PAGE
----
No, I’m with the old guys.
    P.S. Z: check your personal email. I sent you a message on 19 Feb.

  7. #27
    I'd just like to set straight that I never called into question anyone's value in terms of technical knowledge. I too have several of your posts saved Z, my commentary on ineffectiveness was the *style* in which you dole out information. Your ideas on working things out from first principles are valid and well supported, they just usually come with an (unnecessary) peppering of insults on a very public stage.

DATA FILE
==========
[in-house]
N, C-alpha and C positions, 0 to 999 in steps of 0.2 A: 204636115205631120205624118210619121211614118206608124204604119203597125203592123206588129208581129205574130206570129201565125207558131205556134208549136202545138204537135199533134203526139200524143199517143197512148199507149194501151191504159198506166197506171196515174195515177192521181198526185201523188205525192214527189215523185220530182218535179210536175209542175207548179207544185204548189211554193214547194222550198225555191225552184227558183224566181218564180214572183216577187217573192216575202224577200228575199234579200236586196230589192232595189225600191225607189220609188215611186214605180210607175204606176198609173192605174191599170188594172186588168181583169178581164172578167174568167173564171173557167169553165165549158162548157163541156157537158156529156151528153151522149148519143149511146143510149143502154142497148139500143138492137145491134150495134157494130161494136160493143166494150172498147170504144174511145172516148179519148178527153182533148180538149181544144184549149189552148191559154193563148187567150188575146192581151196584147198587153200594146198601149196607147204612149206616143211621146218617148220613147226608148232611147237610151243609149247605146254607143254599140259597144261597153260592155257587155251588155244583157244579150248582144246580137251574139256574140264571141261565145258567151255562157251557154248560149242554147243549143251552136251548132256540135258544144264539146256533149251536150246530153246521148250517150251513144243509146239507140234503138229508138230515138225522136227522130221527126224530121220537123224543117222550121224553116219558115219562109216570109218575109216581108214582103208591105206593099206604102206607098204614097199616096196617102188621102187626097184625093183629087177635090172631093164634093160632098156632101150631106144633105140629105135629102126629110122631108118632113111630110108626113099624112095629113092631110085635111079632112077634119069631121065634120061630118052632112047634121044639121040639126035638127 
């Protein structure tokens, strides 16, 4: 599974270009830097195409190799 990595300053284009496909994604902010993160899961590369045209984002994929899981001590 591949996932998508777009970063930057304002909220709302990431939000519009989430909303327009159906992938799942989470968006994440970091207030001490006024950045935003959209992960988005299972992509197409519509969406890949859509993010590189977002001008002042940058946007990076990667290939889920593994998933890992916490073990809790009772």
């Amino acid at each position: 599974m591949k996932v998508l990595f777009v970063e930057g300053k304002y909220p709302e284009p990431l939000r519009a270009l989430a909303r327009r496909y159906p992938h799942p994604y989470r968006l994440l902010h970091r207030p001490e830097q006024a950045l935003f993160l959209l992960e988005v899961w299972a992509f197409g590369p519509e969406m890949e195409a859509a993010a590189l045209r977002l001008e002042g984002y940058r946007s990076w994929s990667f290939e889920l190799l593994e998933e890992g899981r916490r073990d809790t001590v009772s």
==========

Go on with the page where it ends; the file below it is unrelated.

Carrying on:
Again, the problem is not the statement "find out for yourself". If I were to ask someone a question and they can't or won't give me an answer that is totally OK, but there's no reason to be rude about it - it's not an entitlement issue it's just that *given the option* I'd rather not deal with assholes. Regardless of opinions about the "snowflake generation" this is why people use the other platforms more. They do not know who populates each site, just that there are people who know better than them willing to help. If all options appear equal at first glance what incentive is there to choose an option that has a reputation for 'toxicity'?